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The information on this page was reviewed and approved by
Maurie Markman, MD, President, Medicine & Science at CTCA.

This page was updated on November 04, 2020.

Recurrent breast cancer

Even after initial treatment is complete and tests show no sign of disease, there is a chance breast cancer may return. When that happens, it’s called recurrent breast cancer. In most cases, recurrent cancers appear within the first three years after treatment. But in some cases, the disease may return many years later, either locally or in distant organs in the body.

According to the Susan G. Komen® organization, women with early breast cancer most often develop local recurrence within the first five years after treatment. On average, 7 percent to 11 percent of women with early breast cancer experience a local recurrence during this time.

For patients with a family history of cancer, or a BRCA1 or BRCA2 gene mutation, the cancer recurrence rate is higher. The risk of finding new cancers, such as ovarian cancer, may also be higher. Cancer recurrence risk is based on many factors, including the cancer type and how it was treated.

Learn more about risk factors for breast cancer

Types of recurrent breast cancer

There are three types of recurrent breast cancer:

Local recurrence: When cancer returns to the same part of the breast as the initial diagnosis, the disease is classified as a local recurrence.

Regional recurrence: This type is diagnosed when the breast cancer is found in nearby lymph nodes and/or the chest wall.

Distant recurrence: Also called metastatic breast cancer, this occurs when cancer cells travel away from the original tumor in the breast to other parts of the body through the lymphatic system or bloodstream. Common metastatic areas include the bones, liver and lungs. Even when a metastatic breast tumor spreads to a different part of the body, it contains the same cancerous cells that developed in the breast.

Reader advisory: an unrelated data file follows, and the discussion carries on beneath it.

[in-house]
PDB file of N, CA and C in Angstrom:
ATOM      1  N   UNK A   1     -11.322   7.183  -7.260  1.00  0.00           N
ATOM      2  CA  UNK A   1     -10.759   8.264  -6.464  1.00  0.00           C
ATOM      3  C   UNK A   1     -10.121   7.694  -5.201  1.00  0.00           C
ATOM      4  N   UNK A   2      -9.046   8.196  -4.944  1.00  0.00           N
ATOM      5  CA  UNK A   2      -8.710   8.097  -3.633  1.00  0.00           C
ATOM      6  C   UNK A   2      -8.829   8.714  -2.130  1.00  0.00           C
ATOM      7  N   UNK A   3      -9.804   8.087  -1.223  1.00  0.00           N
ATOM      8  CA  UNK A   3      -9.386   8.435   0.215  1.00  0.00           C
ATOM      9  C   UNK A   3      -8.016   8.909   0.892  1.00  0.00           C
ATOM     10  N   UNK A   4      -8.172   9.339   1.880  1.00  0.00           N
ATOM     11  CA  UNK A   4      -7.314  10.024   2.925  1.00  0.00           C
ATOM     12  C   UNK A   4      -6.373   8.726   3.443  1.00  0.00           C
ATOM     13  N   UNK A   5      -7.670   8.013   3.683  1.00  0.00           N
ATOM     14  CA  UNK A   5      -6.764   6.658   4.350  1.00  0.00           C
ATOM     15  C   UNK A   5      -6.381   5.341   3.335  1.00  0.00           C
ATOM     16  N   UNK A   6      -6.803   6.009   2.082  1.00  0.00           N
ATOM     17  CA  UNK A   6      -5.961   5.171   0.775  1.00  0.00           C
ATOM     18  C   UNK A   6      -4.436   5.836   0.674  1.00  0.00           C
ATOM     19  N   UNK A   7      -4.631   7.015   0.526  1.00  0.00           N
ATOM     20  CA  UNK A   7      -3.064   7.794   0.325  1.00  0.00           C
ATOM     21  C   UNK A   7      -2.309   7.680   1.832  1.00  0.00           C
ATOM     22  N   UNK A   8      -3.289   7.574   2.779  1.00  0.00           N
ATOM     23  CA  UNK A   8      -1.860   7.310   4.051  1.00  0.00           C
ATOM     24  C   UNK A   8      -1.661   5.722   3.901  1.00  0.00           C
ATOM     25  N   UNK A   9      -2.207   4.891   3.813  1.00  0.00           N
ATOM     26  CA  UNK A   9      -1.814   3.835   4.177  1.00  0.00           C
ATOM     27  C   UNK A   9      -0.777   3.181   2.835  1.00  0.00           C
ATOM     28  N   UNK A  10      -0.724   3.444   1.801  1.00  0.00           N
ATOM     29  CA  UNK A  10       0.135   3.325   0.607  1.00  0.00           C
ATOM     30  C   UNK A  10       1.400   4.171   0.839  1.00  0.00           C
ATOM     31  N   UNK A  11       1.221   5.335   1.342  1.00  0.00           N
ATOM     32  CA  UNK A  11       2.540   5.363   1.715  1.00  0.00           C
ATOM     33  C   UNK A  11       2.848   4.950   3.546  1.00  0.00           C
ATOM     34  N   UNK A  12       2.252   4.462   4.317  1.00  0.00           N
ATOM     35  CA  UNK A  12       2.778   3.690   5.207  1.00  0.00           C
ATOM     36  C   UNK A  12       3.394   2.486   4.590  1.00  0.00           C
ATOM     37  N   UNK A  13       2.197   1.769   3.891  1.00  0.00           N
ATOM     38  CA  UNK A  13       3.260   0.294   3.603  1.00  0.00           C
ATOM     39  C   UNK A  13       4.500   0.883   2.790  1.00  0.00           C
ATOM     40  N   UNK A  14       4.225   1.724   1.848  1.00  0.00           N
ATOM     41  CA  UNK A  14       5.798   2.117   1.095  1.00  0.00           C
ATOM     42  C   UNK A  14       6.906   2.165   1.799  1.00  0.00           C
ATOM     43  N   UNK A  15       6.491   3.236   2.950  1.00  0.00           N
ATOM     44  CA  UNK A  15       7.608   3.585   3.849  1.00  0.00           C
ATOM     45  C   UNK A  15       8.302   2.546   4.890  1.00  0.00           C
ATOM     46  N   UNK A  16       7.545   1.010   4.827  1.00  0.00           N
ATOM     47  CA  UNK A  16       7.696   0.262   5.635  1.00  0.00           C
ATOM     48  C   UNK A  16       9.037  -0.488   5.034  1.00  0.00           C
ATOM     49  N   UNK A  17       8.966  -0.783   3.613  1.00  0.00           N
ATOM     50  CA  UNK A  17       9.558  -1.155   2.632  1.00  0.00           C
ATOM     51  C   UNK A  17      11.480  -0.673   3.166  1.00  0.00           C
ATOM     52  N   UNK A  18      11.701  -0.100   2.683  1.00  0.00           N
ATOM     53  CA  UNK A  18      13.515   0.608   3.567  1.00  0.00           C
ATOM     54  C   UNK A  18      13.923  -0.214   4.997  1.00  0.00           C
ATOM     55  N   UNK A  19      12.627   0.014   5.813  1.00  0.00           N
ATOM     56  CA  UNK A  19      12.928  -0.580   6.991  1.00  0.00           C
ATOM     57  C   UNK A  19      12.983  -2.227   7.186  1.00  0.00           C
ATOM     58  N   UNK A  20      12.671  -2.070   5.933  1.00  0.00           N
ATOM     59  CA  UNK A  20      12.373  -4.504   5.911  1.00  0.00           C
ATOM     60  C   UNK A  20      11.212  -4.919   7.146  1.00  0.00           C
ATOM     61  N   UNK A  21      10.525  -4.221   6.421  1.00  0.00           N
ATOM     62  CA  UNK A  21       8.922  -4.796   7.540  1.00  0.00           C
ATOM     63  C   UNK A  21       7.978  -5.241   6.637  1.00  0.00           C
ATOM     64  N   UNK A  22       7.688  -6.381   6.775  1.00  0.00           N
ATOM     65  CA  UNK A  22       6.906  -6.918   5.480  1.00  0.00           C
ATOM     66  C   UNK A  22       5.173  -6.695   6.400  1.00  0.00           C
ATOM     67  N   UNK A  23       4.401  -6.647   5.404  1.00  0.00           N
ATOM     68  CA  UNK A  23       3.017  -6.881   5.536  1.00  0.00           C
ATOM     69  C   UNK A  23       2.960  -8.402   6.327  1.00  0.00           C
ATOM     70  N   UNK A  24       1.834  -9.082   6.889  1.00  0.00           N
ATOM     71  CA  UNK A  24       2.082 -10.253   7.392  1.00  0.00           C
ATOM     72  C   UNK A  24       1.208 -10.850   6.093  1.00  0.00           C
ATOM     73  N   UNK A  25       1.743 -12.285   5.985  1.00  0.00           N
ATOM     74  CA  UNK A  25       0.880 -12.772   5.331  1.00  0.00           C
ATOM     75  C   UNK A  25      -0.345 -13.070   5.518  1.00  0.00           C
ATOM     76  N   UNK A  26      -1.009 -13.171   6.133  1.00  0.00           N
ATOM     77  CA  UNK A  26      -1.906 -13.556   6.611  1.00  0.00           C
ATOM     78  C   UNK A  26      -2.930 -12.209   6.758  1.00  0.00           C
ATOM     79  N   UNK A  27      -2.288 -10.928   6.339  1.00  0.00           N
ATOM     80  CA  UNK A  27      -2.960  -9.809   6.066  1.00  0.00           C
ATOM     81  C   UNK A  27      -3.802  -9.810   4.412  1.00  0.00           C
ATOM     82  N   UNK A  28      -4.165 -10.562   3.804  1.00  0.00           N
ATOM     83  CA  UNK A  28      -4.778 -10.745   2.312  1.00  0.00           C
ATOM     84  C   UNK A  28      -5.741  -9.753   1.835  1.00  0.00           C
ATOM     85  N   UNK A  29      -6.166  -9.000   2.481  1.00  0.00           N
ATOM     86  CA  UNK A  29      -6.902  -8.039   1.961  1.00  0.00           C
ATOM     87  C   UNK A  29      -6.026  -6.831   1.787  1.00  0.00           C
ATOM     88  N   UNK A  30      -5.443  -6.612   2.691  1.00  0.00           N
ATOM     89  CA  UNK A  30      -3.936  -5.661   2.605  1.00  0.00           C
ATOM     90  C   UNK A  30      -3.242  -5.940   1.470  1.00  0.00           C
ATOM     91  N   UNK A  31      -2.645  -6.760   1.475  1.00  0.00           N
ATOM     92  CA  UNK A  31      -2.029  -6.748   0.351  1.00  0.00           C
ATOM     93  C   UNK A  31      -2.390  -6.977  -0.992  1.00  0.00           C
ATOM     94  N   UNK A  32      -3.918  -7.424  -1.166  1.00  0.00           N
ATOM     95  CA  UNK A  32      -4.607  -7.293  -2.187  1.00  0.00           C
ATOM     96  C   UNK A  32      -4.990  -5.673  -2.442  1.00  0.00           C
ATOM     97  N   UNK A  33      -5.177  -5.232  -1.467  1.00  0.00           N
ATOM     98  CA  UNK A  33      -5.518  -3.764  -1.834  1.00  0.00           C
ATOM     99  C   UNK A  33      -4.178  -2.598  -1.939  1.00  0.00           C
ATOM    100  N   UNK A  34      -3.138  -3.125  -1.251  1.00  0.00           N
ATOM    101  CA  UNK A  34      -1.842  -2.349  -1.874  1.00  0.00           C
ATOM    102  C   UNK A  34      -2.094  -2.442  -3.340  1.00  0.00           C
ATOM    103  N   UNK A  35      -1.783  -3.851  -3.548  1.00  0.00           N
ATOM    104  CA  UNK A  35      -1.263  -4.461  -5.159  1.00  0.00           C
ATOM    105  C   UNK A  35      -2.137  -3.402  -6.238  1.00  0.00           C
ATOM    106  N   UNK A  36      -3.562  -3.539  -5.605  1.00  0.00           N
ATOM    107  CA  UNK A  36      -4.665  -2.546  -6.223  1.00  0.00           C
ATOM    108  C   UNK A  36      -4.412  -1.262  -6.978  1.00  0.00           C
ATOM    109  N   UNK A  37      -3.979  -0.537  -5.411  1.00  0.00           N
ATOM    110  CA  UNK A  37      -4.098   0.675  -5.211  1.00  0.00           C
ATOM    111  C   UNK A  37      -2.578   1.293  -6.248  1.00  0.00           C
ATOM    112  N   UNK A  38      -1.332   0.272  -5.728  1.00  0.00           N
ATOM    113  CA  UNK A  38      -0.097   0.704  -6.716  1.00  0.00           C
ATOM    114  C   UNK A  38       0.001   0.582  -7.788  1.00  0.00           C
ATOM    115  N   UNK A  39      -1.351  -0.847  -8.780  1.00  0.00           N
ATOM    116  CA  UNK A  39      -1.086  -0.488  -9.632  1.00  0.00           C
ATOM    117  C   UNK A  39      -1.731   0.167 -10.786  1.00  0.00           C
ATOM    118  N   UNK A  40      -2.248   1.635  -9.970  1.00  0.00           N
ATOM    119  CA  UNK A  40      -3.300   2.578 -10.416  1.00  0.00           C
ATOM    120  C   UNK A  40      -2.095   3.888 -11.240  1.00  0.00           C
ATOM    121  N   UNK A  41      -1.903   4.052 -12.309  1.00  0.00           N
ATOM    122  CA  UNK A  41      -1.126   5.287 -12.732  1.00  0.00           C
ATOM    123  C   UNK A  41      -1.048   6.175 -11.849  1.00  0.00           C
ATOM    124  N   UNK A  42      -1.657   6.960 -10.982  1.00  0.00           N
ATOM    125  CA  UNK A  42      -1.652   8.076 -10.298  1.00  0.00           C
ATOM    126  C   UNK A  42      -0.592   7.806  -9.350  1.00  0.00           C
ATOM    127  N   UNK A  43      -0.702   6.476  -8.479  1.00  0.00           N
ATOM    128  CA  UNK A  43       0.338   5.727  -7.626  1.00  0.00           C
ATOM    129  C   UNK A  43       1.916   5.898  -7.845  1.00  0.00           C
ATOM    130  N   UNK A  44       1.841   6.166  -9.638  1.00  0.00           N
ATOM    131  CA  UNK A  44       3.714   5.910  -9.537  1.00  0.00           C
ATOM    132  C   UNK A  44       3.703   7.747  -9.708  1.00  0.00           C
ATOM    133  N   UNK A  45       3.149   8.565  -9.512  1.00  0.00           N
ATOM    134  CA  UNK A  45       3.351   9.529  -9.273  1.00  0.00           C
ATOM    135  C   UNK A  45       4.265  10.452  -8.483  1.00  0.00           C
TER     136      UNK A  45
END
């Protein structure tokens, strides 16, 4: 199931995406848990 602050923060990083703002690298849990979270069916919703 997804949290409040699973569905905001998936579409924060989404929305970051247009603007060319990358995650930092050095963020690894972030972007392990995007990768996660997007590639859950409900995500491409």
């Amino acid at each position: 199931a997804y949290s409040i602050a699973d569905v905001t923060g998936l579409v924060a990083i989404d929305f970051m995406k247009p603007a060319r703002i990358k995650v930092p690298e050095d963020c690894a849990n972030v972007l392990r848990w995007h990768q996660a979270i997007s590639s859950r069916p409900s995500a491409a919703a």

Learn more about breast cancer stages

Symptoms of recurrent breast cancer

It is important to report new signs or symptoms of breast cancer to your doctor. Symptoms of recurrent breast cancer vary from person to person.

Signs and symptoms of local breast cancer recurrence may include:

  • An increase in the size or shape of the breast
  • Lumps or nodes felt on or inside the breast
  • Skin changes, such as swelling, redness or other visible differences
  • Skin inflammation or area of redness
  • Nipple discharge other than breast milk
  • Irritated or itchy breasts

Signs and symptoms of regional and/or metastatic breast cancer may include:

  • Swelling or lumps in the lymph nodes
  • Unexplained pain in other areas of the body, such as the bone
  • Difficulty breathing or a persistent cough
  • Loss of appetite and/or weight loss
  • Intense headaches

Women should be familiar with how their breasts normally look and feel, and report changes to a health care provider right away. They should also see their doctor for follow-up visits, so he or she can examine the breasts, discuss new symptoms and order lab or imaging tests, if necessary. Continuing routine screenings and annual checkups is important in detecting breast cancer recurrence early.

Learn more about breast cancer symptoms

Treatments for recurrent breast cancer

Treatments for recurrent breast cancer may include many of the same options used to treat the original disease. They include:

Learn more about treatments for breast cancer

Supportive care for recurrent breast cancer

A recurrent breast cancer diagnosis may cause difficult emotional challenges, and treatments may bring on new side effects. Our team of breast cancer experts offer supportive care services to help maintain quality of life. Depending on your need, diagnosis and other factors, these services may include:

Learn more about integrative care